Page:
PIR is the acronym for Passive Infra Red. The term "passive indicates that the sensor does not actively take part in the process, meaning it does not itself emit the referred infra red signals, rather passively detects infrared radiations emanating from warm blooded animal in the vicinity.
The detected radiations are converted into an electrical charge proportional to the detected level of the radiation. This charge is then further enhanced by the built-in FET and fed to the output pin of the device which becomes applicable to an external circuit for further amplification and for triggering the alarm stages.
The image shows a typical PIR sensor pin out diagram. It's quite simple to understand the pinouts and one may easily configure them into a working circuit with the help of the following points:
As indicated in the following diagram, PIN#3 of the sensor should be connected to the ground or the negative rail of the supply.
Pin#1 which corresponds to the "drain" terminal of the dvice should be connected to the positive supply, which must be ideally a 5V DC.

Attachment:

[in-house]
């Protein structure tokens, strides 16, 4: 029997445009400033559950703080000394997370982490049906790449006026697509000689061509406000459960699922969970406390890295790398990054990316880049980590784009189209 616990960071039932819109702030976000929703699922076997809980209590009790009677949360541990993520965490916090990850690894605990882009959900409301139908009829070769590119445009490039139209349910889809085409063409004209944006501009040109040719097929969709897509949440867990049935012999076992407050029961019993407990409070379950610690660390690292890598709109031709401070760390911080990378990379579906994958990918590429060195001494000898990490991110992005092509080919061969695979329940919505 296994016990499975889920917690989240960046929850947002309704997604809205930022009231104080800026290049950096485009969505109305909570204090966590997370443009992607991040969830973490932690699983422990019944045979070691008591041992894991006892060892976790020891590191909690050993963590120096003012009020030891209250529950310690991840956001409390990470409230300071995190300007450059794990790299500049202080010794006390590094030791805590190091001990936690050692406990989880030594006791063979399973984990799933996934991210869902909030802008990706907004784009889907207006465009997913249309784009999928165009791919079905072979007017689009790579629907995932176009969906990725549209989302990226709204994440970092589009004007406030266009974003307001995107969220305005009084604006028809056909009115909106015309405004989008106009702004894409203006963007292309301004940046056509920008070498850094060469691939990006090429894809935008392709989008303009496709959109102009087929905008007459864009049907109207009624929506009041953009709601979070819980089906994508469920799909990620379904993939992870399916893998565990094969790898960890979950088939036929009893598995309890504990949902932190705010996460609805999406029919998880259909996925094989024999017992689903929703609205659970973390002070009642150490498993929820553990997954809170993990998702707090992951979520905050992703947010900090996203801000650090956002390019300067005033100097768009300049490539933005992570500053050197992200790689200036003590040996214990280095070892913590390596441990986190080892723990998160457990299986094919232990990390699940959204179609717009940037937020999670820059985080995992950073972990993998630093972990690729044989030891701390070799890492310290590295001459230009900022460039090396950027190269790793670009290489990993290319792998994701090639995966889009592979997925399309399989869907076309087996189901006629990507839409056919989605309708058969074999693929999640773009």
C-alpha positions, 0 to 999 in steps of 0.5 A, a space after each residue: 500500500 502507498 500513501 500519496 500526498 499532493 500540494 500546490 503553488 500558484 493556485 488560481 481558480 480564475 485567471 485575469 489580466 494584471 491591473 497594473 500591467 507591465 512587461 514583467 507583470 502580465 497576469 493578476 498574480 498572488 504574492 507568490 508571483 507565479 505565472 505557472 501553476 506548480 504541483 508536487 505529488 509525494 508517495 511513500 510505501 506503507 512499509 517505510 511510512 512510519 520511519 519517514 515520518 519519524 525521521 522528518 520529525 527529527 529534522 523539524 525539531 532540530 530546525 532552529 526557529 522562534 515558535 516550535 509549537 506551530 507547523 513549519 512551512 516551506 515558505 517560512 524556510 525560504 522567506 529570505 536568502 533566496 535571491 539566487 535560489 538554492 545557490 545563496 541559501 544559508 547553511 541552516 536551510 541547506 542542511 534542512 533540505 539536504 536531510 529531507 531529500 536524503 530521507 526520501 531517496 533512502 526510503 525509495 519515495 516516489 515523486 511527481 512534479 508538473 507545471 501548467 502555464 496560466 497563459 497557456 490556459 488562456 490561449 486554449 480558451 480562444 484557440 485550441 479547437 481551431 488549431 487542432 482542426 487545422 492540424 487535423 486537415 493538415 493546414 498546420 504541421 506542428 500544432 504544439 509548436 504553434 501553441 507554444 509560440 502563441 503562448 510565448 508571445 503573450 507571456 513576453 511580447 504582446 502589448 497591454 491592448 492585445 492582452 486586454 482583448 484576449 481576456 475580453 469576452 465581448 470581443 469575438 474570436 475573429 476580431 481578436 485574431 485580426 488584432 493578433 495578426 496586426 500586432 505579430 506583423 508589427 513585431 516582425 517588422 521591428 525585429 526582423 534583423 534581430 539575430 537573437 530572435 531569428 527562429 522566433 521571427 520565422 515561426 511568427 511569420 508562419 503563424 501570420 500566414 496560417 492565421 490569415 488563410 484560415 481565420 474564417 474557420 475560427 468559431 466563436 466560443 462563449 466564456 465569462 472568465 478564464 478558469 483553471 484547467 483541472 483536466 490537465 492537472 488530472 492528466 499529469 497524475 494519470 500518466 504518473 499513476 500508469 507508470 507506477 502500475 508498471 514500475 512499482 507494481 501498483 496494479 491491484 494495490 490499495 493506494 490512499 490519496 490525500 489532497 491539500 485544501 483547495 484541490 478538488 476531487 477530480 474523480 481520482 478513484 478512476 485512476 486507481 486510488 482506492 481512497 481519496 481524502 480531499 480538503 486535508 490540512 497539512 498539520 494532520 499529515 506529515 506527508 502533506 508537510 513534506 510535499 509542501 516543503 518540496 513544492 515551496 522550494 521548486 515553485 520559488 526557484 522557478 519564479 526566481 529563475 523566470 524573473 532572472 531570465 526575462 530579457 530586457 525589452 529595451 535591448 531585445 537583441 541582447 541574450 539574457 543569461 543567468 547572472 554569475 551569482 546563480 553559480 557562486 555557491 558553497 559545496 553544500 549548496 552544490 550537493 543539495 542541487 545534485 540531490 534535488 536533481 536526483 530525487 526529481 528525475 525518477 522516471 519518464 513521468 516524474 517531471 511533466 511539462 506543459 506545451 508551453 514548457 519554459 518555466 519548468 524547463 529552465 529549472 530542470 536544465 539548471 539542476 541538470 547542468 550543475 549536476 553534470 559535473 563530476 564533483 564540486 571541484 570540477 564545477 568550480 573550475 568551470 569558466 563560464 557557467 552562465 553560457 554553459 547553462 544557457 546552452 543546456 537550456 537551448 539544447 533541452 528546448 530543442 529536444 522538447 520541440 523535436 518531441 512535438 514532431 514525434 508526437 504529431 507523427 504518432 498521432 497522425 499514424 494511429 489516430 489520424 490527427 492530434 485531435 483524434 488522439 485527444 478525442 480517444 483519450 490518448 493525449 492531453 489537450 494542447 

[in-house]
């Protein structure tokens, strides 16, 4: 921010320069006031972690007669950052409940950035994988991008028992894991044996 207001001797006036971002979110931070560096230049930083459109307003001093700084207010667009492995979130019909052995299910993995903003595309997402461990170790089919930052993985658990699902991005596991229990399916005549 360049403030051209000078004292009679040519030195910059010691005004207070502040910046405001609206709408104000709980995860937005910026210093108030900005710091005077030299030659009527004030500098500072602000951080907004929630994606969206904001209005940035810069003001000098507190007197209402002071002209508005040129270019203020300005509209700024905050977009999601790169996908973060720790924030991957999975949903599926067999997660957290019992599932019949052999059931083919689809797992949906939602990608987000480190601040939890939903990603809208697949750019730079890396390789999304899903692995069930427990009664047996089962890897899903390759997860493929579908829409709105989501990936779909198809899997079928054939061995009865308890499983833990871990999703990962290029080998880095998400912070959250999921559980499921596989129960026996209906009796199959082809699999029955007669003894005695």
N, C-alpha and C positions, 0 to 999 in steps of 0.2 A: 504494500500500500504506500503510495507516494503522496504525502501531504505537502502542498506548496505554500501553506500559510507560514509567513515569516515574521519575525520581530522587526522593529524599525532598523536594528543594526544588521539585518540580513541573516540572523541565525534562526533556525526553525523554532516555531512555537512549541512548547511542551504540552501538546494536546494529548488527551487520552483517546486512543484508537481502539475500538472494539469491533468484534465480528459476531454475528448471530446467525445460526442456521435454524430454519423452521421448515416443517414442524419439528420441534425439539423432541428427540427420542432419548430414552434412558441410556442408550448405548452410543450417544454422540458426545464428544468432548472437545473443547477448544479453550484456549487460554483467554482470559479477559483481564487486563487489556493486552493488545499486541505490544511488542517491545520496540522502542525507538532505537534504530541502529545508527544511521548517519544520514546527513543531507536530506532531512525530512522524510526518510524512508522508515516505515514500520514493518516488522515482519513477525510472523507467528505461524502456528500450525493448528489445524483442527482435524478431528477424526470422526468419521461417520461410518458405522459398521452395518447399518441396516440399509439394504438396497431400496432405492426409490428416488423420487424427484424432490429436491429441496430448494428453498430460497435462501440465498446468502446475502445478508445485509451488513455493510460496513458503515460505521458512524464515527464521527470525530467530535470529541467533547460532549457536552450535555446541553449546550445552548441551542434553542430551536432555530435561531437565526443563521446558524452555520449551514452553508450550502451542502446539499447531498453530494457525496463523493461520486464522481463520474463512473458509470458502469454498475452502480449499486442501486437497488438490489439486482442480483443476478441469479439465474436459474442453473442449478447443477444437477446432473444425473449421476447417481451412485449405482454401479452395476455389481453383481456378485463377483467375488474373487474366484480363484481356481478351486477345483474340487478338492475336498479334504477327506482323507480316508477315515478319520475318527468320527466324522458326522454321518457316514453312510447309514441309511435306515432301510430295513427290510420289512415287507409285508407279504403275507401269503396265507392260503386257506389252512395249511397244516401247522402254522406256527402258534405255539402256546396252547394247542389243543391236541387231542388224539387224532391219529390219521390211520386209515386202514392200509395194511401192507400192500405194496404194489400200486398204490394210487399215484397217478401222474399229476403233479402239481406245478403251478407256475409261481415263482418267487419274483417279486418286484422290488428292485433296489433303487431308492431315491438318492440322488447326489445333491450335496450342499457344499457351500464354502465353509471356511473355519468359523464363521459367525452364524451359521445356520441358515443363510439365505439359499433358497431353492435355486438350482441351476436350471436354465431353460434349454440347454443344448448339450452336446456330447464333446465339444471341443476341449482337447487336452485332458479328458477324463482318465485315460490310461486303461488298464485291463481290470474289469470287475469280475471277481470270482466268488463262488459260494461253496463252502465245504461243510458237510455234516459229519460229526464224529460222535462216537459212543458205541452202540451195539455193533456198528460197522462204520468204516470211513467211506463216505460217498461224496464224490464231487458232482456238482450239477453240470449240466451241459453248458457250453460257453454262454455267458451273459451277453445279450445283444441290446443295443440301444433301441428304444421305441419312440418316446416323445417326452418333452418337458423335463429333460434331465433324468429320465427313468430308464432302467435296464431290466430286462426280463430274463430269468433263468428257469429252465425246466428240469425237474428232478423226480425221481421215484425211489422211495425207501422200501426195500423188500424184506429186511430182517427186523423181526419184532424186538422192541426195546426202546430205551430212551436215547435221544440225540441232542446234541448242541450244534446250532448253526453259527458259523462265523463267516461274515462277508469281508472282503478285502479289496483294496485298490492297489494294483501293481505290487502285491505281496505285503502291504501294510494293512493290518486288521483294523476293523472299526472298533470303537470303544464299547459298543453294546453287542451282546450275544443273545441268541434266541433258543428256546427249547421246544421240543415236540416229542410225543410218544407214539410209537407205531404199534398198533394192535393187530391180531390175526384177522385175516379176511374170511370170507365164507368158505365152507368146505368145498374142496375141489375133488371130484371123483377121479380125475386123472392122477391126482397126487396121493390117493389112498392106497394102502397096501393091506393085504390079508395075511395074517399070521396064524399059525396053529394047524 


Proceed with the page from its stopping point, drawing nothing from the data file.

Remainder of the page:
And pin#2 which corresponds to the "source" lead of the sensor must be connected to ground via a 47K or 100K resistor. This pin also becomes the output pin out of the device and the detected infrared signal is carried forward to an amplifier from pin#2 of the sensor.
Making a Practical PIR Sensor Based Motion Detector Circuit
In the above section we learned the datasheet and the pinouts of a standard PIR sensor now lets' move on and study a simple application for the same:
The circuit diagram of a motion detector unit is shown above. A practical implementation of the explained pin-out details can be witnessed here.
In the presence of a human IR radiation, the sensor detects the radiations and instantly converts it into minute electrical pulses, enough to trigger the transistor into conduction, making its colector go low.
The IC 741 has been set up as a comparator where its pin#3 is assigned as the reference input while pin#2 as the sensing input.
The moment the collector of the transistor goes low, the potential at pin#2 of the 741 IC becomes lower than the potential at pin#3. This instantly makes the output of the IC high, triggering the relay driver stage consisting of the another BC547 transistor and a relay.
The relay activates and switches ON the connected alarm device.
The capacitor 100uF/25V makes sure that the relay remains ON even after the PIR is deactivated possibly due the exit of the radiation source.
The PIR device should be suitably enclosed inside a frensel lens cover so that its efficiency is adequately enhanced.